10 February 2023 07:34, UTC
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Charles Salvador ‘Bronson,’ who was first imprisoned in 1974 for armed robbery and has since become known as the UK’s “most violent” prisoner, is launching an NFT collection that features his artwork.
Bronson, who now calls him Charles Salvator, has not left jail since 1974 due to repeated offenses against both staff and fellow inmates.
The collection includes 1,500 previously unseen pieces from Charles’ 47 years spent in prison and solitary confinement, alongside 8,500 3D pieces inspired by poetry, personal interviews, and writings, the project’s website says.
Certain rare NFT holders are being promised a meet and greet with the founders and an AMA with the artist, in addition to various other physical items, according to the project’s utility page. According to the project’s website, 25% of proceeds from the NFT sale will also go towards a foundation supporting art-making programs for at-risk youth.
The physical exhibition at Henarch Galleries will only be accessible to those who hold an NFT, as per the project’s site. It opens on Feb. 26.
London-based curator Oliver Hammond told Sky News that he hopes the exhibition will boost Bronson’s bid for parole. “If we can show that Charlie wants to get out of prison to work on his art, I think there is definitely a good chance that he gets out on parole.”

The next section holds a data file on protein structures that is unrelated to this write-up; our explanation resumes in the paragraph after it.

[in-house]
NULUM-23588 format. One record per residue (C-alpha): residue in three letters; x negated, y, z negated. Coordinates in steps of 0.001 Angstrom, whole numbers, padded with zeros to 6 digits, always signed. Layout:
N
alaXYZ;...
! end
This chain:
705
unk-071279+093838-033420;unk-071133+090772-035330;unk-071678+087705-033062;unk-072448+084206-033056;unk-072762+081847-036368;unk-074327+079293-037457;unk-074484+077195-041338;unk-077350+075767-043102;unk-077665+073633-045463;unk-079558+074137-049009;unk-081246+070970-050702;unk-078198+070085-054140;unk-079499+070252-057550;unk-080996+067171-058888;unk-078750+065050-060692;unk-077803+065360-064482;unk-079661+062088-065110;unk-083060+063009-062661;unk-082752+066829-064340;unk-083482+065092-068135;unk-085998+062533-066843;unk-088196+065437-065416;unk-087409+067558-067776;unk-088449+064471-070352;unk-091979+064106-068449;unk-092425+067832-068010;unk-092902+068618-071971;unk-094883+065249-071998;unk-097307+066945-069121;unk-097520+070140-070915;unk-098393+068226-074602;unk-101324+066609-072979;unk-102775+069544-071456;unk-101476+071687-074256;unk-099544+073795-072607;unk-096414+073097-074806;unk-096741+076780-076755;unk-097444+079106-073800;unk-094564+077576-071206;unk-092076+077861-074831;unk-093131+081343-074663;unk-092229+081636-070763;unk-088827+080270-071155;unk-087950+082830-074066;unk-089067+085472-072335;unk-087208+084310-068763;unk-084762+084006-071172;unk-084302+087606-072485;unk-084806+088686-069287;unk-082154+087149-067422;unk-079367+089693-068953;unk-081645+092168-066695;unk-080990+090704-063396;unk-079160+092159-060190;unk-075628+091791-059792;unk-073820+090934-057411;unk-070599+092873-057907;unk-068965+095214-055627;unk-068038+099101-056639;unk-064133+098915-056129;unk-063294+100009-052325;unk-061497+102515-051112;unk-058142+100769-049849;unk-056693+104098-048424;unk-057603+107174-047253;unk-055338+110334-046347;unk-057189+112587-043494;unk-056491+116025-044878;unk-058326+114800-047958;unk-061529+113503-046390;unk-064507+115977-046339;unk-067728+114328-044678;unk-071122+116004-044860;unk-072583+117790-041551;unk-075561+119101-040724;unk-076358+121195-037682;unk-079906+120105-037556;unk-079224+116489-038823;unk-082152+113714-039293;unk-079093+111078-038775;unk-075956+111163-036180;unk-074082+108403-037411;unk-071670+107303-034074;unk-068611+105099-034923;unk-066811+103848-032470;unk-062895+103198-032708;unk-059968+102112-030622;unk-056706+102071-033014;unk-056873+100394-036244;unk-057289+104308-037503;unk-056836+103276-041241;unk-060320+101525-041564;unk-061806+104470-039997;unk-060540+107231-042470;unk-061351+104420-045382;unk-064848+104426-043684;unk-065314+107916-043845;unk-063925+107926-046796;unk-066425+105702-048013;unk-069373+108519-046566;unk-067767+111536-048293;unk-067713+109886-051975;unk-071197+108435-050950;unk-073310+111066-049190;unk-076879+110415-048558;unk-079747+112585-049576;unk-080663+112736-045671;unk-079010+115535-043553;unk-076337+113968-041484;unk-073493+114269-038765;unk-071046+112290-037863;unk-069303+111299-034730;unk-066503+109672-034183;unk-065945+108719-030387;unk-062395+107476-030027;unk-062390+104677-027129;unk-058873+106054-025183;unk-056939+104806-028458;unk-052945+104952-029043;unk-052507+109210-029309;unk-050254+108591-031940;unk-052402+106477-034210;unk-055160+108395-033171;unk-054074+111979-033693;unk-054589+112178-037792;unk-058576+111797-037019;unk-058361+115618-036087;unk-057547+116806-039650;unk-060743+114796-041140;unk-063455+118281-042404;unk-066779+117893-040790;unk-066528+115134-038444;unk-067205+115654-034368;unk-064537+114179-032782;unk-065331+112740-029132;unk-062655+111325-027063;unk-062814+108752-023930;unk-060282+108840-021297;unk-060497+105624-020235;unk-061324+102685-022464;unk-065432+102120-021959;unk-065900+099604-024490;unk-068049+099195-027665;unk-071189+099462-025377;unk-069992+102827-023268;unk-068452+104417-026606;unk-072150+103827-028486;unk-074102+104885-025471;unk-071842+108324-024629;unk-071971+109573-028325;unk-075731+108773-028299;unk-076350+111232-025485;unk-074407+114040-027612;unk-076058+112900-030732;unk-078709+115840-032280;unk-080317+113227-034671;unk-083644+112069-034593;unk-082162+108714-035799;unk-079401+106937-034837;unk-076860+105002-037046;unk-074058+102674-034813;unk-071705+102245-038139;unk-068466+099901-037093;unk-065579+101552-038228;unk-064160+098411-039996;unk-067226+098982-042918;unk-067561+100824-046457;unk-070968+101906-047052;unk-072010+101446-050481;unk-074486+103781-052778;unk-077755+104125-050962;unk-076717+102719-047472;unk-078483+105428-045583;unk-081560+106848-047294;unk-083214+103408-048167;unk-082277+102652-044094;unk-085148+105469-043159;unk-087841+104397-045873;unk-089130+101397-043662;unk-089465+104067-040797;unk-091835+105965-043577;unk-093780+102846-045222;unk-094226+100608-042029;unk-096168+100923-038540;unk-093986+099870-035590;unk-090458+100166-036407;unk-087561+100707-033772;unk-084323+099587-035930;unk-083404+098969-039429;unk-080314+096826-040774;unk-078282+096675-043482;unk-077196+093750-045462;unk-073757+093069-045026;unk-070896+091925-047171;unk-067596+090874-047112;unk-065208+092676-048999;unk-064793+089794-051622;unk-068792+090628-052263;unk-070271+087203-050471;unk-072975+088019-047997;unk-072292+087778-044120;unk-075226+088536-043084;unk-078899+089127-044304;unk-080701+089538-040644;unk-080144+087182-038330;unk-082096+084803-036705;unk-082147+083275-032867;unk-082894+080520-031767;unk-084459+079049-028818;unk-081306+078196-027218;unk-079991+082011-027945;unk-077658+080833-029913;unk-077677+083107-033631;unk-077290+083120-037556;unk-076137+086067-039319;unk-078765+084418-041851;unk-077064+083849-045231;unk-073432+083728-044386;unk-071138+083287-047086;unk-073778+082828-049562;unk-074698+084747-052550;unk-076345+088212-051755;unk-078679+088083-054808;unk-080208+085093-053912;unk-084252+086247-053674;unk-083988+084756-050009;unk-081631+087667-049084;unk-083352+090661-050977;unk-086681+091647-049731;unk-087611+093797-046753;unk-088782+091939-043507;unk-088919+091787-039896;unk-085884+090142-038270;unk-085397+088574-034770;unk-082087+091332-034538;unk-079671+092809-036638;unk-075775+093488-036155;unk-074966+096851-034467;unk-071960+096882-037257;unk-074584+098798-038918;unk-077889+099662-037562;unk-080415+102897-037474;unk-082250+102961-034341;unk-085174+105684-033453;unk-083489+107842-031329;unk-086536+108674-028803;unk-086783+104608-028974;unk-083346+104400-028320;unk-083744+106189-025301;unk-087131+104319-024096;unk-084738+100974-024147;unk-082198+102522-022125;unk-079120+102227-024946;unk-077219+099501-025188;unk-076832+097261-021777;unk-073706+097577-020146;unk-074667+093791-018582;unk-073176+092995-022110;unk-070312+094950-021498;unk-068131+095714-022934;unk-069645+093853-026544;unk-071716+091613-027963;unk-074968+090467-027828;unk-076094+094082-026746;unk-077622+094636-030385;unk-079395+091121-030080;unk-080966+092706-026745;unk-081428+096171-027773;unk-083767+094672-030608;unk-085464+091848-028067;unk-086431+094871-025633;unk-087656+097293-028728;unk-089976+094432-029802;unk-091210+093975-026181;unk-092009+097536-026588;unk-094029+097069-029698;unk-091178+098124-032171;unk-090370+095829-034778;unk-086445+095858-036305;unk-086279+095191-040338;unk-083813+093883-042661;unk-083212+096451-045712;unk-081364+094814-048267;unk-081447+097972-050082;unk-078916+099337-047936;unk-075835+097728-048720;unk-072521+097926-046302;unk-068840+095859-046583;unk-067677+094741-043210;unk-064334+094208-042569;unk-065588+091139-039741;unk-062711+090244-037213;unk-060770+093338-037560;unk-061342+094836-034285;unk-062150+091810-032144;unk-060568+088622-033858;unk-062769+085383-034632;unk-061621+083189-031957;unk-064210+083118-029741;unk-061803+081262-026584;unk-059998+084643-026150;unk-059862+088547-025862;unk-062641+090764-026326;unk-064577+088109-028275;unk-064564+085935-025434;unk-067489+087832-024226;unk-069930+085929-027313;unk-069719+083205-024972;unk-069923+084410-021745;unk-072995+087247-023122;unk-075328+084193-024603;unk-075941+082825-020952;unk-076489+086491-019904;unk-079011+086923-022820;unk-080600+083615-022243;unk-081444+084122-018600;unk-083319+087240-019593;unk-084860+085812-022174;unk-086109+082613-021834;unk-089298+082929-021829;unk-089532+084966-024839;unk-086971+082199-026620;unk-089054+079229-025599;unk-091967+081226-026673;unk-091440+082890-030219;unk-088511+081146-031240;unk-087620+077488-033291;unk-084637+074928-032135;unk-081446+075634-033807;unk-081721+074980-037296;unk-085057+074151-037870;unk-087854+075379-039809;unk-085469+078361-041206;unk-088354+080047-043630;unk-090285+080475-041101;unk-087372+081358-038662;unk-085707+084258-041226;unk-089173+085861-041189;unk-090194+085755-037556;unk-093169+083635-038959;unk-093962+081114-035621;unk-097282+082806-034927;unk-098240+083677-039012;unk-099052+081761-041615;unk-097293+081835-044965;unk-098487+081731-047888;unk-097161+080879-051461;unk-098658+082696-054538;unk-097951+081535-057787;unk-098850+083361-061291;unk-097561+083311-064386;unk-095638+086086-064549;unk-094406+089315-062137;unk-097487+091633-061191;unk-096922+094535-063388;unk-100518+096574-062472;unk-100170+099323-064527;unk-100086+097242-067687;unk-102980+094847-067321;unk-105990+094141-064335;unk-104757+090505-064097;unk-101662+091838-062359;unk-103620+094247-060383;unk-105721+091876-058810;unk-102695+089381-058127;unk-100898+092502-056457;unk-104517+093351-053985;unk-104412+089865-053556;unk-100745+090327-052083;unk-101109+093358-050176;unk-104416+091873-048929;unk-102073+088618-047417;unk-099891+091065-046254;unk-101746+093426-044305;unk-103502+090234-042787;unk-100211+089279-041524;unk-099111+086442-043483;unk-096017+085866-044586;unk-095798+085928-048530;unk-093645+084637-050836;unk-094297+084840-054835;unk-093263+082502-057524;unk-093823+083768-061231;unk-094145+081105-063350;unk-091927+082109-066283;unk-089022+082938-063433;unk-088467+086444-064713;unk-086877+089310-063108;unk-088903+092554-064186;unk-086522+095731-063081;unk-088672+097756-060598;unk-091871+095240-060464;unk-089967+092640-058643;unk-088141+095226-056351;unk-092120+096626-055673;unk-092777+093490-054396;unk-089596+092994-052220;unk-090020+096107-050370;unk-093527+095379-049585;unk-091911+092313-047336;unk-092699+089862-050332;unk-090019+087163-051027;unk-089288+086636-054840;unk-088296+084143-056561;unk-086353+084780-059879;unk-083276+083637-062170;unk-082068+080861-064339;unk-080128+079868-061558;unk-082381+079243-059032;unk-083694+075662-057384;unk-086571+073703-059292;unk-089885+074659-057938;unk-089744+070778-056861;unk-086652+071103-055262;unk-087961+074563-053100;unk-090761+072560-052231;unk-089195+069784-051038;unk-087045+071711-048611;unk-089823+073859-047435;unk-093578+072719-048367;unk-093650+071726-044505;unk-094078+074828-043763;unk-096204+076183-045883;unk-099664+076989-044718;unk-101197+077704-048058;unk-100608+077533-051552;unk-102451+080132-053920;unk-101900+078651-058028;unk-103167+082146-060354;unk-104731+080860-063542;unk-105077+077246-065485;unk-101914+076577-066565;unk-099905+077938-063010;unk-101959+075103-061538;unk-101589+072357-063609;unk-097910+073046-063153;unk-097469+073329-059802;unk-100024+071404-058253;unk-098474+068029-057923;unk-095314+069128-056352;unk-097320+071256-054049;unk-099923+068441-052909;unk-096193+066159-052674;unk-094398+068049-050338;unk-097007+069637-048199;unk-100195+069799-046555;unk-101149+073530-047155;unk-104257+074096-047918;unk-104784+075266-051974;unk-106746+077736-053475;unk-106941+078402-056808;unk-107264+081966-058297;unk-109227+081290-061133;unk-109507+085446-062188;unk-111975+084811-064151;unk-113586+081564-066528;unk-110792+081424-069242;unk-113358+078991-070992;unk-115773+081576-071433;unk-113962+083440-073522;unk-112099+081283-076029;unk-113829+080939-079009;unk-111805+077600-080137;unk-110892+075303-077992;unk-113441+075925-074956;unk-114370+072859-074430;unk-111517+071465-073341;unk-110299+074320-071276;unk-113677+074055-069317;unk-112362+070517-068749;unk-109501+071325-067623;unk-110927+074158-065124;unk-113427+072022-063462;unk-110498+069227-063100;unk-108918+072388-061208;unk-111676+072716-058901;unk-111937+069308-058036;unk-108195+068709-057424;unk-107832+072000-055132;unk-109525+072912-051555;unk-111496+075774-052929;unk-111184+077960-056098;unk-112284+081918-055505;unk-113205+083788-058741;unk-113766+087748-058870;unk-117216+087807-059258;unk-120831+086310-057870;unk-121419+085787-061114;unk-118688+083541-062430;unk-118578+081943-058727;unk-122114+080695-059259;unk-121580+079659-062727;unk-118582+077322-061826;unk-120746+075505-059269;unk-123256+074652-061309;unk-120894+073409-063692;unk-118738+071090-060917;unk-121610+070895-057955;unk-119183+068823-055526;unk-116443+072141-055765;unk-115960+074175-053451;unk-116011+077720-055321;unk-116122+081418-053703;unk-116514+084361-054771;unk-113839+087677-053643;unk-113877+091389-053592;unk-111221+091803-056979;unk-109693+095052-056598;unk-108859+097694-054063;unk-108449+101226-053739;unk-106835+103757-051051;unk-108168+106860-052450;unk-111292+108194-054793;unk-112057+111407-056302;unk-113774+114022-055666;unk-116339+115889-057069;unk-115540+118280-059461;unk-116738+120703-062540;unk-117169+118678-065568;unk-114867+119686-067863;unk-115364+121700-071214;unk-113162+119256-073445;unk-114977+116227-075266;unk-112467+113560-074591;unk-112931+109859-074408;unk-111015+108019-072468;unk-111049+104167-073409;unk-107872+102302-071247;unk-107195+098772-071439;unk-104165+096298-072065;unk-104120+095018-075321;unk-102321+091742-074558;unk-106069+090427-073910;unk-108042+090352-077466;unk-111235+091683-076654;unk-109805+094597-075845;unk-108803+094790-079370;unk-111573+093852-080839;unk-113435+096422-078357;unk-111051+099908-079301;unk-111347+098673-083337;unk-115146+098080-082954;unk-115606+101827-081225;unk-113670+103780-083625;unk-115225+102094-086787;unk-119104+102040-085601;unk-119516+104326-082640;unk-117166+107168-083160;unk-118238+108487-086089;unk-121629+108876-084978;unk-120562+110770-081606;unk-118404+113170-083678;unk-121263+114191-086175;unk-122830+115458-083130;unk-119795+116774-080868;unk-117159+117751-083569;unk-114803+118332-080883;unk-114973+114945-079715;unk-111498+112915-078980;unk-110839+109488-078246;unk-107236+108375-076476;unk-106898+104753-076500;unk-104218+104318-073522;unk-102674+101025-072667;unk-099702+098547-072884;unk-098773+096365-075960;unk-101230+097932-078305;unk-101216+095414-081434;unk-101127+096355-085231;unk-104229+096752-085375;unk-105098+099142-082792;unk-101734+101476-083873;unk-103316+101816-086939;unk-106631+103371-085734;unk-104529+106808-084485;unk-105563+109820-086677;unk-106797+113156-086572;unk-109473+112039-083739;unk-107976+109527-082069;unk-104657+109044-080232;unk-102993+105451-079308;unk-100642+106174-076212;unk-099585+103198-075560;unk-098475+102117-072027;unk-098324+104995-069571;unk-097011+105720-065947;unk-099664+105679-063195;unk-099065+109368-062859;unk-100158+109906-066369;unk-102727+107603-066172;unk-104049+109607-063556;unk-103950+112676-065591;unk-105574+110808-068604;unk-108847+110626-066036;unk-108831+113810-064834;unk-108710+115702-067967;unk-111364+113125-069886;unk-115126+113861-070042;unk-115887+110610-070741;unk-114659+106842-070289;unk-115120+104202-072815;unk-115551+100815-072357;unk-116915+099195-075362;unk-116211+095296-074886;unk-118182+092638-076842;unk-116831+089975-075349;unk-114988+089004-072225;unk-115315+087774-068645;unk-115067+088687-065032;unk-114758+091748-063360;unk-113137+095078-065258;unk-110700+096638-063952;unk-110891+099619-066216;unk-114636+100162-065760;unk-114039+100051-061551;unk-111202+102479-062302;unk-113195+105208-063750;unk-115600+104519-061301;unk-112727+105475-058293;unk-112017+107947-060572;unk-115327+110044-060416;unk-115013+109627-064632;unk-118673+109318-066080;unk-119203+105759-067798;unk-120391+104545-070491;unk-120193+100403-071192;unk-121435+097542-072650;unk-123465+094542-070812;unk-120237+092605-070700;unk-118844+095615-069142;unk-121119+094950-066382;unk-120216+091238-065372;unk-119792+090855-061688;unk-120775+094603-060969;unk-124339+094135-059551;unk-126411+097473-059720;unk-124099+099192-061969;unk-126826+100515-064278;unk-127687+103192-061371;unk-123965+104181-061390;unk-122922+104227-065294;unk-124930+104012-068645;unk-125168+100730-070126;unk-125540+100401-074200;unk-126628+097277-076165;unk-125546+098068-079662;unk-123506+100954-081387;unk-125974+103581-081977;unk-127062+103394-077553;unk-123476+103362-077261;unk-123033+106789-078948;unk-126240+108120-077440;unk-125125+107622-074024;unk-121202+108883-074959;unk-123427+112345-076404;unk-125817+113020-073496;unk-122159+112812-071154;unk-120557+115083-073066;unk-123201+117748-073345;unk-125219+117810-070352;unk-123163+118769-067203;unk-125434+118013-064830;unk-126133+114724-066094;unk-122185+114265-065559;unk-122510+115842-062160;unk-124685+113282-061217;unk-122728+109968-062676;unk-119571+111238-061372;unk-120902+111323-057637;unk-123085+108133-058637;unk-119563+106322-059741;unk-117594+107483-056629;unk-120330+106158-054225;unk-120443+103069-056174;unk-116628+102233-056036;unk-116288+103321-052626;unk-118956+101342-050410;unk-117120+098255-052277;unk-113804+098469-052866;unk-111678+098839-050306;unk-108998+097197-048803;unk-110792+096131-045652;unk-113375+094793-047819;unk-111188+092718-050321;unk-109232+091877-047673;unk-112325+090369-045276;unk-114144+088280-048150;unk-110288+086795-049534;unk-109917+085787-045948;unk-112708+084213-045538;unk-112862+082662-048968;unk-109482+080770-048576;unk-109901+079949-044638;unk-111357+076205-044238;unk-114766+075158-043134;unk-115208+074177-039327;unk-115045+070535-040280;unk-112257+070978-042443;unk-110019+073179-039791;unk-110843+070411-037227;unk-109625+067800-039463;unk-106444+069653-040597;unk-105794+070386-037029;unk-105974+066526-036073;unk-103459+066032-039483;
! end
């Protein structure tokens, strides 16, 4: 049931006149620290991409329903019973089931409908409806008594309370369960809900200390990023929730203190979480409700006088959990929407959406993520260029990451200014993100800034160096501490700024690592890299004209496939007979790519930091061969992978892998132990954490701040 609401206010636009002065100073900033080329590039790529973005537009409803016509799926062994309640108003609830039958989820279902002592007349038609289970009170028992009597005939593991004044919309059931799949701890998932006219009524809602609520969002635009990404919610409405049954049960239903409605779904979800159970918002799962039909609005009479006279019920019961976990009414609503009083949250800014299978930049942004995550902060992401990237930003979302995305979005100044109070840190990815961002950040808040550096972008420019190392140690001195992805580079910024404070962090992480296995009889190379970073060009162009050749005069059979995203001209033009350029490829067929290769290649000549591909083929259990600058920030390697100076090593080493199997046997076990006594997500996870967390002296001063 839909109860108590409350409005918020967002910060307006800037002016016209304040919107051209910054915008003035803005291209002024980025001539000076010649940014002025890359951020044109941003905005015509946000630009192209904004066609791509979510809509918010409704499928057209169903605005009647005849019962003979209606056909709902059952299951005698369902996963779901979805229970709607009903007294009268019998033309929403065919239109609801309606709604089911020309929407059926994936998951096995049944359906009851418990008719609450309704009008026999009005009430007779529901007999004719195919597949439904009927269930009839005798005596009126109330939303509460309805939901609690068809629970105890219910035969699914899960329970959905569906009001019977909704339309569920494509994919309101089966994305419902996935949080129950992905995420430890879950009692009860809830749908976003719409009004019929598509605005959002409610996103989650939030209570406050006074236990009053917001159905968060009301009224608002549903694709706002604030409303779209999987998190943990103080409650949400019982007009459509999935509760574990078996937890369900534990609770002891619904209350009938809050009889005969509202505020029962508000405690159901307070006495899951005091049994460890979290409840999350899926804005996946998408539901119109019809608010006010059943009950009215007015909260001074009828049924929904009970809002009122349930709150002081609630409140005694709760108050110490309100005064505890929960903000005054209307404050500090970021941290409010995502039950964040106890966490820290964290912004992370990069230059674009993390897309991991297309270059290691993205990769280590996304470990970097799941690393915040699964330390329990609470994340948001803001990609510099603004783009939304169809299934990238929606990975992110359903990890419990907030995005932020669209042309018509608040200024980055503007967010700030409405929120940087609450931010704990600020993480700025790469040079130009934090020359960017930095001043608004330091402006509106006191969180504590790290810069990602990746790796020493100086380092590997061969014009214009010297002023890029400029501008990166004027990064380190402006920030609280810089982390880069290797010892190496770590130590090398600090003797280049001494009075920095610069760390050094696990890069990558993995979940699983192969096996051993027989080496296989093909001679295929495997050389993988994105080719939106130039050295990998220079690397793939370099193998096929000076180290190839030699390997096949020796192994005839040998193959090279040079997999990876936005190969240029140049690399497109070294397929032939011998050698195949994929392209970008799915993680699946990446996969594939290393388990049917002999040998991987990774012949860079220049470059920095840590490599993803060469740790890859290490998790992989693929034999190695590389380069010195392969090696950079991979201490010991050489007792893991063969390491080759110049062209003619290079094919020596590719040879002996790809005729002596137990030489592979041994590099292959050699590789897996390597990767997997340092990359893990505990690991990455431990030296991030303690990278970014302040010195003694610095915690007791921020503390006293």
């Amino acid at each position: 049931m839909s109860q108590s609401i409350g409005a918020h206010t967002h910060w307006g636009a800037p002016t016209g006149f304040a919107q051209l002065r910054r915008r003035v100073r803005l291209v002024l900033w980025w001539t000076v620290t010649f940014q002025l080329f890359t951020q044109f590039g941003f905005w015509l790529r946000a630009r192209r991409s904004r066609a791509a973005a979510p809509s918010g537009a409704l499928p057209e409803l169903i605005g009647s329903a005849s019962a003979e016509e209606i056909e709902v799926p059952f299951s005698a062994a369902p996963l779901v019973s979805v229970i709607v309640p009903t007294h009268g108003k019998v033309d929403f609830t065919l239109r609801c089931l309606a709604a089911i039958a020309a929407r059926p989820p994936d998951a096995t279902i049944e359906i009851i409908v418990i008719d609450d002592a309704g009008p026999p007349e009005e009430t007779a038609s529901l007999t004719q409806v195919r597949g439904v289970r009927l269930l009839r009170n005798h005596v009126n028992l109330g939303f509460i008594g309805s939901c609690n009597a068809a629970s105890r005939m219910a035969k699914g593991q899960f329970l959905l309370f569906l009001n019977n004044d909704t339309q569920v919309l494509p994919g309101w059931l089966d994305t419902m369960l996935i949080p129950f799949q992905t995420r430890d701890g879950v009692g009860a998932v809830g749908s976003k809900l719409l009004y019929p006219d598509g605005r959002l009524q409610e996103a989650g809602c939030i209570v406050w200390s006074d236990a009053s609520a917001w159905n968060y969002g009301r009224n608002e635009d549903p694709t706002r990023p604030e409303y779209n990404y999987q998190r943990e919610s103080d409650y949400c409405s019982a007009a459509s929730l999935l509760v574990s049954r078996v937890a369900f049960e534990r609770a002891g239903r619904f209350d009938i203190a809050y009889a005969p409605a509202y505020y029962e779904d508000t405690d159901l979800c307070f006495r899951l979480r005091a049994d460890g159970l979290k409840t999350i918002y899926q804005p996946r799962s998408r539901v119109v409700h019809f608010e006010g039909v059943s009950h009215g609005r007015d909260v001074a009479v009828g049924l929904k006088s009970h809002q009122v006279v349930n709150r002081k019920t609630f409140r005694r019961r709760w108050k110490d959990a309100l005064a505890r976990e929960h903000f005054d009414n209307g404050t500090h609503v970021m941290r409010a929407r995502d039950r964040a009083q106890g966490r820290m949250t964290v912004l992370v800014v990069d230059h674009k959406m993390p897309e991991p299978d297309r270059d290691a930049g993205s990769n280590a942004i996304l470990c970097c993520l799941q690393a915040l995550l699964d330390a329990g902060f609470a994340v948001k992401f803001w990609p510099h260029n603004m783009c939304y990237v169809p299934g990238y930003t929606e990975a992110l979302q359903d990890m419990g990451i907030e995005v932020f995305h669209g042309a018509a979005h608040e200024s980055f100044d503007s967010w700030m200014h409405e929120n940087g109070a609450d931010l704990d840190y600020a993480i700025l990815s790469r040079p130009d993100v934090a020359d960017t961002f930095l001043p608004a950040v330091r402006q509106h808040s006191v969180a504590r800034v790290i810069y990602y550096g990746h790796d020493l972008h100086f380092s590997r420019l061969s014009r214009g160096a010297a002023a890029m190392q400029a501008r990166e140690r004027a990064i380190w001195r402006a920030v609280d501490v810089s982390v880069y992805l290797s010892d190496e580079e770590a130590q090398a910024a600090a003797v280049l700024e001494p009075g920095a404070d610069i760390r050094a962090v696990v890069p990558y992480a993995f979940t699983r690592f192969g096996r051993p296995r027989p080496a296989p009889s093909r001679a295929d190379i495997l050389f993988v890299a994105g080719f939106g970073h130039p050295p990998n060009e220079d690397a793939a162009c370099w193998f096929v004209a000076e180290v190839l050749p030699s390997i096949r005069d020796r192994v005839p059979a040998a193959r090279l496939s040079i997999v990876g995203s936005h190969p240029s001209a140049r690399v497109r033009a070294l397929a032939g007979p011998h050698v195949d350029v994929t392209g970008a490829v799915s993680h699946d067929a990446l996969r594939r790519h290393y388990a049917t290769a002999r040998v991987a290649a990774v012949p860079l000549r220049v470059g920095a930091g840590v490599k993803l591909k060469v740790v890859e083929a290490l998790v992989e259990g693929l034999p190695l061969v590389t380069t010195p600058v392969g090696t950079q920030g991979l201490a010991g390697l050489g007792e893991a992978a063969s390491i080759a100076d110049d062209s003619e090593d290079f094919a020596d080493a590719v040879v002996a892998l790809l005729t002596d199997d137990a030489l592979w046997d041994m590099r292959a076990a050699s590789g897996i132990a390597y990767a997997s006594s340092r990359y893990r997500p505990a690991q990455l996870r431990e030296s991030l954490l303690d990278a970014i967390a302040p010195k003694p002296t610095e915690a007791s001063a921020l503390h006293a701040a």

Prices for Bronson’s works on paper range from £700-£30,000, per Sky News. As for the NFTs, the collection is being promoted on Twitter with a release date of Feb. 12, prices are still to be determined.
It’s also not the first time a sitting prisoner has released an NFT collection in a bid to draw attention to their plight. In Dec. 2021, an NFT auction of drawings made by Silk Road founder Ross Ulbricht, who is currently serving multiple life sentences for his role in establishing the darkweb marketplace, raised over $6 million dollars to support families with incarcerated children.
According to retired Metropolitan police detective Peter Kirkham, who pursued Bronson during his time on the force, he worries that Bronson’s art is ultimately fuelling a narrative that glorifies his criminal past.
“It’s not right,” Kirkham said. “It’s wrong because people should not be able to gain profit from their crimes.”